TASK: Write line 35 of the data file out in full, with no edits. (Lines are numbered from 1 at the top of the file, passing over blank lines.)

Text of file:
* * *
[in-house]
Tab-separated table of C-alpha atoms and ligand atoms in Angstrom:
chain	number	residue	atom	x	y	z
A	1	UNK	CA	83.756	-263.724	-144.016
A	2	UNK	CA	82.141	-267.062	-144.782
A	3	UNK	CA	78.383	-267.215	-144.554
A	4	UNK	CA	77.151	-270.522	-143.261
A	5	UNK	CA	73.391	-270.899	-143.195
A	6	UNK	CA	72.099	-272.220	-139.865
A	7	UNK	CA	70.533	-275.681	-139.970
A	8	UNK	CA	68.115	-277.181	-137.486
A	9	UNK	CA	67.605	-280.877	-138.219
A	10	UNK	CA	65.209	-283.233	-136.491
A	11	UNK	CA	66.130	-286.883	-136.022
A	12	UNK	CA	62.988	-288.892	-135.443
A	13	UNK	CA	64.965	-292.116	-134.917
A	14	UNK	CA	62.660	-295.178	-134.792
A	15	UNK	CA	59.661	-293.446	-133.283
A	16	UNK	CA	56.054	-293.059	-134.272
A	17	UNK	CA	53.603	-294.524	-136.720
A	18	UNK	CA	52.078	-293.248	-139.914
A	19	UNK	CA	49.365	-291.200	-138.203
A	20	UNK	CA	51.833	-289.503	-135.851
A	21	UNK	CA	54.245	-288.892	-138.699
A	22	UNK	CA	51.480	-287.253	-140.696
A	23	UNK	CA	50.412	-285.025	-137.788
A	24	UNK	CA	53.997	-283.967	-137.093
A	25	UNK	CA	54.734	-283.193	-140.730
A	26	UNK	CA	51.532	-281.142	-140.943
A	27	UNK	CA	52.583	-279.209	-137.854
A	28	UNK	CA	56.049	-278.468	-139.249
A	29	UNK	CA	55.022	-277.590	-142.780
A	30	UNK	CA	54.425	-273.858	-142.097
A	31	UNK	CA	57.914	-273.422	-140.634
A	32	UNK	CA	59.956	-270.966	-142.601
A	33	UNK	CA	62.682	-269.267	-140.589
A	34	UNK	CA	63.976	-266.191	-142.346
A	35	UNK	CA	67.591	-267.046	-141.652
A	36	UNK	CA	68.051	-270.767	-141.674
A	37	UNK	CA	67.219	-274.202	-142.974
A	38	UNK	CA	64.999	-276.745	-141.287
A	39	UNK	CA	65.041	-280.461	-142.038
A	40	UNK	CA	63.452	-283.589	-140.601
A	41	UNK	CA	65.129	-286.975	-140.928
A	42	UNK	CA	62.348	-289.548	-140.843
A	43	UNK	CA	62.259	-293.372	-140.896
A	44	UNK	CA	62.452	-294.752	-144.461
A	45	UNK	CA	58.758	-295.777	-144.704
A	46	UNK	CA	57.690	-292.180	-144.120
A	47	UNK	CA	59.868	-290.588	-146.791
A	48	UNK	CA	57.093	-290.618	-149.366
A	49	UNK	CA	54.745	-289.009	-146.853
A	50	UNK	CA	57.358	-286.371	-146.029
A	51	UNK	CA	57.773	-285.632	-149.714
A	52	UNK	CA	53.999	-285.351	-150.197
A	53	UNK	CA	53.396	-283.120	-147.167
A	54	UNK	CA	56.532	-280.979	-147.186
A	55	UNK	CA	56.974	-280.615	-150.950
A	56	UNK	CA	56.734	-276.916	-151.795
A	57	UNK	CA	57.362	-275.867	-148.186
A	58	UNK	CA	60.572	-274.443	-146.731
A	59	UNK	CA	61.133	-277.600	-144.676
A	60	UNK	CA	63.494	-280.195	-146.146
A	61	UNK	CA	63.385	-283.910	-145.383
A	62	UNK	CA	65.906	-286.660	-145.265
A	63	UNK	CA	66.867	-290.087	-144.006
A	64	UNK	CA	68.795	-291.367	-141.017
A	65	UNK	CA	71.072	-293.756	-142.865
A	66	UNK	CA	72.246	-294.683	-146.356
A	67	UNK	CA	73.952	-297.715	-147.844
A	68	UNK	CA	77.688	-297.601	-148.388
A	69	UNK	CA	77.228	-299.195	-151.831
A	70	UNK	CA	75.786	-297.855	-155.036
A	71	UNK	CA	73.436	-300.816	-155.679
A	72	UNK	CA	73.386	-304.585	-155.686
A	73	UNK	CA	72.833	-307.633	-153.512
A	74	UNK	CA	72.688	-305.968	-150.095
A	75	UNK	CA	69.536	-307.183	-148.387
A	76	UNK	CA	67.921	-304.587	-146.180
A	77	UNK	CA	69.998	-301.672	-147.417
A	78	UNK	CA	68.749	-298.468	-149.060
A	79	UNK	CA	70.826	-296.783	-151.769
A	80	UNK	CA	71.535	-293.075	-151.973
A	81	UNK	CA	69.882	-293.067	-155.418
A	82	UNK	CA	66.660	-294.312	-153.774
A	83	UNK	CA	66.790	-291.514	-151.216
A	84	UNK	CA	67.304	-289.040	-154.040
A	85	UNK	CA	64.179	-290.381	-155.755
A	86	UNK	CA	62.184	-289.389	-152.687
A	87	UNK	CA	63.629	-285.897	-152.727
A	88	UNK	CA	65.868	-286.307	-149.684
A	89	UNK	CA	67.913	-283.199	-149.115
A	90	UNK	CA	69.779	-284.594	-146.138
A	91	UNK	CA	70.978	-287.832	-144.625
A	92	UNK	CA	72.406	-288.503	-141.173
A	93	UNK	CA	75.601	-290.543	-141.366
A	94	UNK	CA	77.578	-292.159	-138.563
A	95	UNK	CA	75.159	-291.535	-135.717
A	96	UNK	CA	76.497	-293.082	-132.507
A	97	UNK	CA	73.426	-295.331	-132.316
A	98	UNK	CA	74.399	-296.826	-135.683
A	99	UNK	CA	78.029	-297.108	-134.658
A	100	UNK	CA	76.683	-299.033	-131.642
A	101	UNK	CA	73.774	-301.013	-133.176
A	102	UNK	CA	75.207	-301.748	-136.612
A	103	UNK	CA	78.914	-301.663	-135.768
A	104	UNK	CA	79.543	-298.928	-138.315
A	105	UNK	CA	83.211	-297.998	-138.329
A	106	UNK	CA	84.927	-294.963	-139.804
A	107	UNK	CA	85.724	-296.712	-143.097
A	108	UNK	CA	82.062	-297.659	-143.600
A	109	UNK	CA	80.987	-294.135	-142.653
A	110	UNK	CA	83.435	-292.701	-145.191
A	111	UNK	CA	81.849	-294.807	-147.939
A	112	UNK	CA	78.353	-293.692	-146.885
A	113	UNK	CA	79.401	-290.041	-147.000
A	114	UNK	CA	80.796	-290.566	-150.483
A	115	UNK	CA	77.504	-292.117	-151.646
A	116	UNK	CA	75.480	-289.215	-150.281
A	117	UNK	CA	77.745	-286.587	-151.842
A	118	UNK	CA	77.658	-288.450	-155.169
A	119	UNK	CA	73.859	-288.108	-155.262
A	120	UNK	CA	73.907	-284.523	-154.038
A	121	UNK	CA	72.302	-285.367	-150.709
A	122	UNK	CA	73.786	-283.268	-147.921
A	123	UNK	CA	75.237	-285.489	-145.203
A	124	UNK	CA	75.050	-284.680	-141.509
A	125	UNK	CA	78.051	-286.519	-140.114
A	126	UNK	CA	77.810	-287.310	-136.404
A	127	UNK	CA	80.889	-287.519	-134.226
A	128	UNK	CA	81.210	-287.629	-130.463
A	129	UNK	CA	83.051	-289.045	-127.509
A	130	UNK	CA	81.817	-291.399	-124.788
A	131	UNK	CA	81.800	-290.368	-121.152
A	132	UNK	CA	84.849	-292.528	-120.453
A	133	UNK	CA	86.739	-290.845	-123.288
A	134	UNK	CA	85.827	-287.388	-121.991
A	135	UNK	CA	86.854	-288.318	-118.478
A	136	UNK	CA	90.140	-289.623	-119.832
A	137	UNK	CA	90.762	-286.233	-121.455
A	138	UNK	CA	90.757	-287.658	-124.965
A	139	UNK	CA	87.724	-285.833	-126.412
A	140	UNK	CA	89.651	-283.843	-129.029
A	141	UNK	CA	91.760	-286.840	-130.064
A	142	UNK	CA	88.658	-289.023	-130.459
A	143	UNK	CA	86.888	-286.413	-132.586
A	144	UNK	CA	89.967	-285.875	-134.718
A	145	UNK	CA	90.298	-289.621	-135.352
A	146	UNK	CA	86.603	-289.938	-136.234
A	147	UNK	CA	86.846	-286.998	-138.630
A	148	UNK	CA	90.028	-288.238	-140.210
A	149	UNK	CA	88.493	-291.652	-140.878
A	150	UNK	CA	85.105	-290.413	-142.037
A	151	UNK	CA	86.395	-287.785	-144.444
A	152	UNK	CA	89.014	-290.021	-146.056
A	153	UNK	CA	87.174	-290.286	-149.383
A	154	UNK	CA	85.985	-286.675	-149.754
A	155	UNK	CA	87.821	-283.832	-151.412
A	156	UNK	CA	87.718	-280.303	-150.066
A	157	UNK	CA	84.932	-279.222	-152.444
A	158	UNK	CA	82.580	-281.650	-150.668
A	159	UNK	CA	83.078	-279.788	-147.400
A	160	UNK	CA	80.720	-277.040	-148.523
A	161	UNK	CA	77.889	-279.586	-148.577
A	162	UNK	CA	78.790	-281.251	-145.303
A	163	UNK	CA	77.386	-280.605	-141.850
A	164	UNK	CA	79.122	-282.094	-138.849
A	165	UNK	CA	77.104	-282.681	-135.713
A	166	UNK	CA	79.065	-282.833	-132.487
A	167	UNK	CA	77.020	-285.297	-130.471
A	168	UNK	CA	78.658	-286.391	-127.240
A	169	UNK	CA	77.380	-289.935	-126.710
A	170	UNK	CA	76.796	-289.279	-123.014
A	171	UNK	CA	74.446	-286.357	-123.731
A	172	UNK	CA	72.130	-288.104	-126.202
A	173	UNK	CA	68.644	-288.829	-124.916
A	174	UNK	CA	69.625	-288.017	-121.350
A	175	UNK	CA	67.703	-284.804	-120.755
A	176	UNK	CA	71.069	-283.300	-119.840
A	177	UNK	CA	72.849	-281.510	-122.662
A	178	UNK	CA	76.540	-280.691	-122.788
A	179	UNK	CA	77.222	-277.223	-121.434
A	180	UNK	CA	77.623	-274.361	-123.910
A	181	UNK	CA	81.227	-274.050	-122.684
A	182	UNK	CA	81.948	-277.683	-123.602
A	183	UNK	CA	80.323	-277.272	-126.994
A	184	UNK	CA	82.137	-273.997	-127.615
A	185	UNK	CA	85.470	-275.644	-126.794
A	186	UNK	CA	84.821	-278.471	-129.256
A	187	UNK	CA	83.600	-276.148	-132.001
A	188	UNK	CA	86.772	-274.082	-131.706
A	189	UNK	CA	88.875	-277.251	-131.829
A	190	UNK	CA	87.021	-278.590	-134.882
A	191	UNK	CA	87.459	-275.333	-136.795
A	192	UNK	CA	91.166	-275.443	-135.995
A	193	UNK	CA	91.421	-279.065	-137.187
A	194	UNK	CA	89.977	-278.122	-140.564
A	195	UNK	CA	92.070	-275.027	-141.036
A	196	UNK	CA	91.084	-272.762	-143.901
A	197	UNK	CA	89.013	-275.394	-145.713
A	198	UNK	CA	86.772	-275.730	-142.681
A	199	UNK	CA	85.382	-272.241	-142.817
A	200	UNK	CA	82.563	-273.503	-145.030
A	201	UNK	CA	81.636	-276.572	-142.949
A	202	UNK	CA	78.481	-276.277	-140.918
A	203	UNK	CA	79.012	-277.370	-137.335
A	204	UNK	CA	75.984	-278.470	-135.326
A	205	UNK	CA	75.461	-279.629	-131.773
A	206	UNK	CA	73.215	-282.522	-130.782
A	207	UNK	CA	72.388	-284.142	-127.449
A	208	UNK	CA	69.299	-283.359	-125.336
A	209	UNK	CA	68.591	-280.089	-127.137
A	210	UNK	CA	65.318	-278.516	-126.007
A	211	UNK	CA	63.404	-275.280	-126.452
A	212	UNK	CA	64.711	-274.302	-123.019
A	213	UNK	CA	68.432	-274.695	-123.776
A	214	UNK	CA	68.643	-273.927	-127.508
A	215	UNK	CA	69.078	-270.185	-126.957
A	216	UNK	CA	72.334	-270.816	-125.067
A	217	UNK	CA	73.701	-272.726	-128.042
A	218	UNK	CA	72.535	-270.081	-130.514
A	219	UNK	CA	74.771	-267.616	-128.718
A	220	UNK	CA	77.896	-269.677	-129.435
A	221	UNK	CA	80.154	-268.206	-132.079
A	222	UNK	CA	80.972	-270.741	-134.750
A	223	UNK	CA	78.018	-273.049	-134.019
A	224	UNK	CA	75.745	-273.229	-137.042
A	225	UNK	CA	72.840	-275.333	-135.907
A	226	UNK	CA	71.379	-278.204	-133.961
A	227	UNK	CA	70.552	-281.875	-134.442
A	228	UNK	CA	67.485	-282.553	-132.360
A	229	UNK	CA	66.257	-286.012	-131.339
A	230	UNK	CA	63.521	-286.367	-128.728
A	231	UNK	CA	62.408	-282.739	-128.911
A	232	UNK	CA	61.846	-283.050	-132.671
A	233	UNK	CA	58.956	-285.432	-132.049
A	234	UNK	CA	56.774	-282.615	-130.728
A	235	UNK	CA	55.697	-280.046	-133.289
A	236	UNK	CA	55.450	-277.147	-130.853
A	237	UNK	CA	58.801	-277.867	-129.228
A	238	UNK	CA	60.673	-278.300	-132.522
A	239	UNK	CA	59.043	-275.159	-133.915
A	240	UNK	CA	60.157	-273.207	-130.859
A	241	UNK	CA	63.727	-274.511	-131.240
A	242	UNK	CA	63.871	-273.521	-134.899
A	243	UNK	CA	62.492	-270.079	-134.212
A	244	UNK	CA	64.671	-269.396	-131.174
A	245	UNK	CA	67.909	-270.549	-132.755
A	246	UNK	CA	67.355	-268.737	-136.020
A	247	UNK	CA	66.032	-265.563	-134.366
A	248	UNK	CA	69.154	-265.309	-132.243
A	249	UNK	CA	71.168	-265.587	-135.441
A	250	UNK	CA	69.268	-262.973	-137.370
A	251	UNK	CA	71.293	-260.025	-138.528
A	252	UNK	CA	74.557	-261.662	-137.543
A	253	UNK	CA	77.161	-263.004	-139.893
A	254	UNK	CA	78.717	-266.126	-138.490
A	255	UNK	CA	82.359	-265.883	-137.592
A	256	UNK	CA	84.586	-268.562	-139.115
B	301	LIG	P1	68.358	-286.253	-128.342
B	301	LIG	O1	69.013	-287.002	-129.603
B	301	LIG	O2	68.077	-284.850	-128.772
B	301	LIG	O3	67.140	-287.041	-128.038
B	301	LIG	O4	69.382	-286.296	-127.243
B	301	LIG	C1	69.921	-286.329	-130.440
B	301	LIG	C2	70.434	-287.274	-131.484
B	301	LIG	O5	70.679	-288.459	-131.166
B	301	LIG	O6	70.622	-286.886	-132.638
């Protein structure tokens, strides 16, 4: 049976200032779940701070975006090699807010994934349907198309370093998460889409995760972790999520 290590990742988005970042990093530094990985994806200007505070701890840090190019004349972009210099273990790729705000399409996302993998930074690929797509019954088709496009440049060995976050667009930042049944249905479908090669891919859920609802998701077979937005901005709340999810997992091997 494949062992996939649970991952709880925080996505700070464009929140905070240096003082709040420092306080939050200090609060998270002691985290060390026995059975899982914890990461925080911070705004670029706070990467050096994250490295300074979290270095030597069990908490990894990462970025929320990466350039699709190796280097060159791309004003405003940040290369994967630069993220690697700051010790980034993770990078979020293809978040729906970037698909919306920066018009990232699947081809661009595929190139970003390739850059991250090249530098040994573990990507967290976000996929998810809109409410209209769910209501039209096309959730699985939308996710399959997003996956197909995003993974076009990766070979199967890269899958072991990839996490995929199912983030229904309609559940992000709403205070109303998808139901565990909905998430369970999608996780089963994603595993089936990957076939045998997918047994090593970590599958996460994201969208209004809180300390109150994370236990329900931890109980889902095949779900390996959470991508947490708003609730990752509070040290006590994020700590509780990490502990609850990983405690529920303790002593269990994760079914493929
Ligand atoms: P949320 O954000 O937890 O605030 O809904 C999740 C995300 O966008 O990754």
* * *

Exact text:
A	32	UNK	CA	59.956	-270.966	-142.601